Although it doesn’t look like a smartphone from the outside, the Relay is similar on the inside, with 4G LTE radios, Wi-Fi connectivity, GPS for location tracking, a Qualcomm chipset, a headphone jack, and a battery that lasts roughly two days on a charge. The main difference, of course, is that it trades a touchscreen for a big button, which users can press and hold to talk with fellow Relay users over a cellular or Wi-Fi connection. Parents could then talk to their children through their own Relay devices or through Relay’s mobile app, which would also let them monitor their children’s location. The idea was to provide the connectivity of a smartphone without the addiction of yet another screen.
Demand sort of showed up at our doorstep.”
Chuang says Relay has “tens of thousands of customers” for the family version, but it turns out that the same properties that made Relay work for kids—durability, simplicity, cost-effectiveness—also appealed to businesses. While walkie-talkie apps do exist for smartphones, the touchscreen requires “active workers”—that is, those in fields like construction and hospitality—to stop looking at what they’re doing. Smartphones would also invite distraction from social media and other apps.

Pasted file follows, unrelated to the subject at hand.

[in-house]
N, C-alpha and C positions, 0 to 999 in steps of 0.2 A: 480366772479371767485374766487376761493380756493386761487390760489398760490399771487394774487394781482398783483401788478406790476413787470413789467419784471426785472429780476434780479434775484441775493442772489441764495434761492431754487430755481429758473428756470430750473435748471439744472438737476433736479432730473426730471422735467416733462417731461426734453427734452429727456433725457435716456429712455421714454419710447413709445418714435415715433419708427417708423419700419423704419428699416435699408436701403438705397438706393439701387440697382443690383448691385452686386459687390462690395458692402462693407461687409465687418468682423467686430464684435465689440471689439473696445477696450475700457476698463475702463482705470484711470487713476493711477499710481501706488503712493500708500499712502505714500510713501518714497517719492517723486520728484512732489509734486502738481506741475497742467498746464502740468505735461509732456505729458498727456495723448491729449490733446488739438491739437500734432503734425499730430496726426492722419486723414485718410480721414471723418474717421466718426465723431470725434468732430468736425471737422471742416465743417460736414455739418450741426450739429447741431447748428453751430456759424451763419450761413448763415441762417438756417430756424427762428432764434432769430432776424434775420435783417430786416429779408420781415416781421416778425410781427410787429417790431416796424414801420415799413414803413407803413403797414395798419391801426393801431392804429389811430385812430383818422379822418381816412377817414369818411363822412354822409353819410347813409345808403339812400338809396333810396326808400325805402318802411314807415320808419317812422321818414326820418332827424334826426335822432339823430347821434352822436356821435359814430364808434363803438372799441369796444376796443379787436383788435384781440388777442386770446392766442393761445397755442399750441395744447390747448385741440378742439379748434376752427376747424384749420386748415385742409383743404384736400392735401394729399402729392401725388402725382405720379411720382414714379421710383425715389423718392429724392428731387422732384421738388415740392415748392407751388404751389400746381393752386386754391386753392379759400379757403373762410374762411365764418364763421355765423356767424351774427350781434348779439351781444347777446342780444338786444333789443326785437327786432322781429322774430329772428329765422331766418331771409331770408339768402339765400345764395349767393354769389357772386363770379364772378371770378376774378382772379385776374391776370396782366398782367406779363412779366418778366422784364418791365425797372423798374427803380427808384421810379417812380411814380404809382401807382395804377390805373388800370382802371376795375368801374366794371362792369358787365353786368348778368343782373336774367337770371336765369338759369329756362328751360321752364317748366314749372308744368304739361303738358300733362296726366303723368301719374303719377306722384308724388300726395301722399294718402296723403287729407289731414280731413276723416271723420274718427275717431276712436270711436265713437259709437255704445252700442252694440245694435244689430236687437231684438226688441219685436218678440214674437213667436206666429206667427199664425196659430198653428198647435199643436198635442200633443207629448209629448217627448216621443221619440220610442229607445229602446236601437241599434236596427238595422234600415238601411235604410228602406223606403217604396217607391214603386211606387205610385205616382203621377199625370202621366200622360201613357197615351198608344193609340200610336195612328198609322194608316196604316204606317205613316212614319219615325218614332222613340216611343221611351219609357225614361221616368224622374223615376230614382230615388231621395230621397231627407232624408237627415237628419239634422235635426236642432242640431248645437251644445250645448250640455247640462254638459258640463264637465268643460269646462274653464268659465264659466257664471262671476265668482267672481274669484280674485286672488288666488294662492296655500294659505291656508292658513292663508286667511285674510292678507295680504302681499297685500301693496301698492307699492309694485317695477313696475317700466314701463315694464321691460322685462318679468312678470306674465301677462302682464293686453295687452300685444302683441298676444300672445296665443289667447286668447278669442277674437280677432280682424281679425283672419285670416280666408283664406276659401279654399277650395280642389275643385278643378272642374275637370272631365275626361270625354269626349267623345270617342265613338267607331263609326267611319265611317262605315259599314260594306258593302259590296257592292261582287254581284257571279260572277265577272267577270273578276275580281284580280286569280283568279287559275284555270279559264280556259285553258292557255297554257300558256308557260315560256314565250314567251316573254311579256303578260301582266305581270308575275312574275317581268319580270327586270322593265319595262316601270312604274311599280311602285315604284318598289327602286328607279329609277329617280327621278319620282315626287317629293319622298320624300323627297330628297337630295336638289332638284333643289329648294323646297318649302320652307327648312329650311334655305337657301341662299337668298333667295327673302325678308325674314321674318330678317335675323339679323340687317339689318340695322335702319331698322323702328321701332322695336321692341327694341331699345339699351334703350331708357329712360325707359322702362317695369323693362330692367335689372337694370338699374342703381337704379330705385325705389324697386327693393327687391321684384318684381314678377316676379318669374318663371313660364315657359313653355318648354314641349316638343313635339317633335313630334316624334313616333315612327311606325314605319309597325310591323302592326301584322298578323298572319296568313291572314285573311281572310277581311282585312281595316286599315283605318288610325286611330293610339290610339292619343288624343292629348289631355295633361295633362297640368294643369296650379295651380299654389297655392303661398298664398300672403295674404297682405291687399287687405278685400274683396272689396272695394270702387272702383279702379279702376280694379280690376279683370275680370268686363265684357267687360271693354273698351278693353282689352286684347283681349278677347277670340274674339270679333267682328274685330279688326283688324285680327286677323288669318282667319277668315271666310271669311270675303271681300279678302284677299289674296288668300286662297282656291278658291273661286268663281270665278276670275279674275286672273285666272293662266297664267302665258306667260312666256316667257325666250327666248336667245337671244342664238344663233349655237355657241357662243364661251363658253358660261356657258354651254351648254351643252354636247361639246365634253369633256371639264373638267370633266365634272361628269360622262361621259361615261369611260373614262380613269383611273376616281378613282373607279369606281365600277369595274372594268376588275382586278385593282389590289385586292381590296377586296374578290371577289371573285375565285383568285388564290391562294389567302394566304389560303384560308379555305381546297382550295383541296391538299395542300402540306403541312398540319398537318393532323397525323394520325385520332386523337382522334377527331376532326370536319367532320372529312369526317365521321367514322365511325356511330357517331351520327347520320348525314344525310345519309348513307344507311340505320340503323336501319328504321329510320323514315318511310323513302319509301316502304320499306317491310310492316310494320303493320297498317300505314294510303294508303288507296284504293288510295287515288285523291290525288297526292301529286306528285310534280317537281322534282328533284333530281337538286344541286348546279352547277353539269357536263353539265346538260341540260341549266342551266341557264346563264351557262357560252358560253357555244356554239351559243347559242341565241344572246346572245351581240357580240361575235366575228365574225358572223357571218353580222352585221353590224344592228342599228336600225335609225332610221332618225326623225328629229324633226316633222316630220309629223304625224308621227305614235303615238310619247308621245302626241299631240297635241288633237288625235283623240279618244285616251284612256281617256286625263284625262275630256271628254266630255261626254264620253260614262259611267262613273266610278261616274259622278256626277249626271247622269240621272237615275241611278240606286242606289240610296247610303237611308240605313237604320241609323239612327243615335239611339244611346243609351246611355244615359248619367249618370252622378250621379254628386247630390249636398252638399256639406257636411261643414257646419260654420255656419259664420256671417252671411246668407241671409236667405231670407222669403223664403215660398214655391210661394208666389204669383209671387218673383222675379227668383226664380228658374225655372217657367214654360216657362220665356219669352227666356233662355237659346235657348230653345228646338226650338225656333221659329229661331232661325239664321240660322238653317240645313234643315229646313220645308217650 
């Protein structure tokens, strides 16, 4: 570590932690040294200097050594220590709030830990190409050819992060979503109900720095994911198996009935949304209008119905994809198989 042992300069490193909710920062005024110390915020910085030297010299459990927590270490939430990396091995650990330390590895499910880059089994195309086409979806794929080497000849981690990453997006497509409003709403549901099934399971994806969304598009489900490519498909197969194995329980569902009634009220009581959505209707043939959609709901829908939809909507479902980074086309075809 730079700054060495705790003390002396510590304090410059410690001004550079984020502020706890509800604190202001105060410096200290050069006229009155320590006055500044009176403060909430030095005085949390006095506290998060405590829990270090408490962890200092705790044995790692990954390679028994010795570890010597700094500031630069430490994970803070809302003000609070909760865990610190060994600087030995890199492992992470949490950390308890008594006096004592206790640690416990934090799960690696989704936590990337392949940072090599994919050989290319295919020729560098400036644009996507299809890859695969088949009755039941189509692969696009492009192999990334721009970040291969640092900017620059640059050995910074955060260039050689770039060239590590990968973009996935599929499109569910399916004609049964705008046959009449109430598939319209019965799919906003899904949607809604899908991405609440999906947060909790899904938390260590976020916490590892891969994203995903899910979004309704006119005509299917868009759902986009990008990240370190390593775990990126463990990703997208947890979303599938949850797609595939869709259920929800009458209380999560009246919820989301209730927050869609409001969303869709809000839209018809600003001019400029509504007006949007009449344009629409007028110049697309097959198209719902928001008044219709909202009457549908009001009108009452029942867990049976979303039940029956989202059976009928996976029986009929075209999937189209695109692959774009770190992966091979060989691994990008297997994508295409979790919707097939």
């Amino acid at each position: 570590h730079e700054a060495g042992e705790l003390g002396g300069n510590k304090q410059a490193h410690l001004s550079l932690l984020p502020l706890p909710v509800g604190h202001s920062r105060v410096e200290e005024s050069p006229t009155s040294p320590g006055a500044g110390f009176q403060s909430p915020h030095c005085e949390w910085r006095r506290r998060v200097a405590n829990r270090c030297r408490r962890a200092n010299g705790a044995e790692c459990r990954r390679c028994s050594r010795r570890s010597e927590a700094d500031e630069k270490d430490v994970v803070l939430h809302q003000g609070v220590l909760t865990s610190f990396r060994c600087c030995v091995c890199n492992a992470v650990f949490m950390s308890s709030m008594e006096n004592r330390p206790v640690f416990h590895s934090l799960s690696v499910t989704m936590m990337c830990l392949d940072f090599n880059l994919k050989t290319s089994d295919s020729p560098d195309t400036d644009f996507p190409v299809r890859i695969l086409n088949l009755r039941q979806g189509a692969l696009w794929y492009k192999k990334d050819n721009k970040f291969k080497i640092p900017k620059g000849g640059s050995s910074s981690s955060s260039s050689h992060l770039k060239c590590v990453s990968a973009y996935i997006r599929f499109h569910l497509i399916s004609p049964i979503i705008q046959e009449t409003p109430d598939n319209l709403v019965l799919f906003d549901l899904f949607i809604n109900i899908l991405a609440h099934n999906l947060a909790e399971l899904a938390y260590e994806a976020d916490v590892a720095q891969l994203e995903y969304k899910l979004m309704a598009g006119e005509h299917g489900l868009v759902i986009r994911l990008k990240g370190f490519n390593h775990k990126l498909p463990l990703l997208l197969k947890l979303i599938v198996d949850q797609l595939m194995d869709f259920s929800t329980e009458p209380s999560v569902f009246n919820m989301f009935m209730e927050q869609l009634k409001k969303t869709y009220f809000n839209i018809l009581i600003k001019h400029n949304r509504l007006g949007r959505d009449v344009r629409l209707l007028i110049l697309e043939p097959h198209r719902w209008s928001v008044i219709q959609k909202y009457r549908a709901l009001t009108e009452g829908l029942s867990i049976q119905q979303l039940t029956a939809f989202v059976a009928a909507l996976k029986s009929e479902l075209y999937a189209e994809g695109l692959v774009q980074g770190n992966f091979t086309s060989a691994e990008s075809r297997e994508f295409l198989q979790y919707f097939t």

This helps explain why walkie-talkies have stuck around in the smartphone era, but they have their own problems. Most of them are large and heavy, so they’re impractical for workers that don’t have an easy way to tote them around, and the costs are as steep as a smartphone, ranging from several hundred dollars to over $1,000 per unit.
“These devices, they haven’t changed much from the Nextel days,” Chuang says.
By comparison, the Relay weighs 0.15 pounds and is smaller than a stack of Post-it notes, so workers can wear it as a pendant, strap it to an armband, or clip it more discreetly to a belt. At $50 per device, it’s also a lot cheaper than a traditional walkie-talkie, even when you factor in $10 per month for cellular service.
“The price point enables people to now arm more of their workforce,” Chuang says. “Our vision is really to connect every active worker, whereas today where you have to ration out the walkie-talkies.”
Taking on big walkie-talkie